It will be well known to those skilled in the art that while the invention has been described in terms of a sinusoidally varying excitation field, other time varying fields can also be used to obtain similar results.
While the present invention has been described with reference to preferred embodiments thereof, numerous obvious changes and variations may readily be made by persons skilled in the field of magnetic devices. Accordingly, the invention should be understood to include all such variations to the full extent embraced by the claims.
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|U.S. Classification||340/572.1, 424/1.11, 340/572.4, 324/326, 340/572.2, 424/9.1, 600/1, 340/540, 324/207.12, 340/551|
|International Classification||A61B5/06, A61M25/095, G01V15/00|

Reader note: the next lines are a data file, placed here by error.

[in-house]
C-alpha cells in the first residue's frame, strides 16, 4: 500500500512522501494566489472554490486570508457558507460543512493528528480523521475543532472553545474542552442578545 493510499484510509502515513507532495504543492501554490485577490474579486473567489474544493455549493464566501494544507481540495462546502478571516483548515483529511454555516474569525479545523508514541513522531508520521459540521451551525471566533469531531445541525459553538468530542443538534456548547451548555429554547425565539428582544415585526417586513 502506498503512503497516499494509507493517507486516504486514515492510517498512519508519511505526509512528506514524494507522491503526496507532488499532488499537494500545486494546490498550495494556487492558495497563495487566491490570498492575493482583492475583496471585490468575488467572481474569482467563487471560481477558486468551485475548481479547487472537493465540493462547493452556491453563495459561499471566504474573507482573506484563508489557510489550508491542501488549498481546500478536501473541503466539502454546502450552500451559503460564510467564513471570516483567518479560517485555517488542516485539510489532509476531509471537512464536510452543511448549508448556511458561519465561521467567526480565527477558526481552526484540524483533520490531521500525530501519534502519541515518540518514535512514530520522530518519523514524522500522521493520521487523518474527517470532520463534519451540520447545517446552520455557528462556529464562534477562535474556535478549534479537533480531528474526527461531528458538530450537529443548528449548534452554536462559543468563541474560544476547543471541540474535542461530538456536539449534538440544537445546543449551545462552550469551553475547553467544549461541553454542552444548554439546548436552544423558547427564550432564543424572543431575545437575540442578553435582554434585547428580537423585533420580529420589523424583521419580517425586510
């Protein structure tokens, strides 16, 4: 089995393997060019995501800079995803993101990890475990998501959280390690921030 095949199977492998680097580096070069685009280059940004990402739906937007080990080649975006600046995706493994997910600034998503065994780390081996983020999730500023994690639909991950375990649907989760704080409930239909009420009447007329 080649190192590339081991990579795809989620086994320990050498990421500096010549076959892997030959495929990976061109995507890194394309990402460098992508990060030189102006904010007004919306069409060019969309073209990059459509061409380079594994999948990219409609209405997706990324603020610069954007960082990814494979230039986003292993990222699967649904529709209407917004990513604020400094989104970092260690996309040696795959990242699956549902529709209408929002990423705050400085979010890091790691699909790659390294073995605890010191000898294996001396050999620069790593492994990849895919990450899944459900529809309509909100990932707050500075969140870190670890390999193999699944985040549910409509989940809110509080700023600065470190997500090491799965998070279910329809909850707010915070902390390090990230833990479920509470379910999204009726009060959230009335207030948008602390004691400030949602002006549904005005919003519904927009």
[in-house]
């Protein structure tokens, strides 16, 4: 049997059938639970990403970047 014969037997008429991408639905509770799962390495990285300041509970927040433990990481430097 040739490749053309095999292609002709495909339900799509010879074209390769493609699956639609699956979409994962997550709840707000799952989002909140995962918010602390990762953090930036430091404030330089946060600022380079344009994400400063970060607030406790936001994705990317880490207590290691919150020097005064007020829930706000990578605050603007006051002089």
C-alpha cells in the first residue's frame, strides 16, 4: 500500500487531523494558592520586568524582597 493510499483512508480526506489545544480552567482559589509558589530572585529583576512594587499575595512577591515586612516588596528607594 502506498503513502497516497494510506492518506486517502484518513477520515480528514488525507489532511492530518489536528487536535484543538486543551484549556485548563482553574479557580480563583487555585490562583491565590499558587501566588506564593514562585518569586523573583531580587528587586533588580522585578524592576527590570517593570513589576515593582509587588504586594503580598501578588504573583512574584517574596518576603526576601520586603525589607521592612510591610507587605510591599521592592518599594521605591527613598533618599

|Cooperative Classification||G01V15/00, A61B5/06|
|European Classification||A61B5/06, G01V15/00|
|Feb 26, 2001||AS||Assignment|
Owner name: INTERNATIONAL BUSINESS MACHINES CORPORATION, NEW Y
Free format text: ASSIGNMENT OF ASSIGNORS INTEREST;ASSIGNORS:VON GUTFELD, ROBERT J.;ZIEGLER, JAMES F.;MCCALLISTER, SCOTT J.;REEL/FRAME:011579/0159
Effective date: 20001213
|Jul 7, 2005||FPAY||Fee payment|
Year of fee payment: 4
|Sep 20, 2005||AS||Assignment|
Owner name: THE JOHNS HOPKINS UNIVERSITY, MARYLAND
Free format text: ASSIGNMENT OF ASSIGNORS INTEREST;ASSIGNOR:MURPHY, JOHN C;REEL/FRAME:016547/0613
Effective date: 20010115
|Apr 17, 2009||FPAY||Fee payment|
Year of fee payment: 8
|Mar 6, 2013||FPAY||Fee payment|
Year of fee payment: 12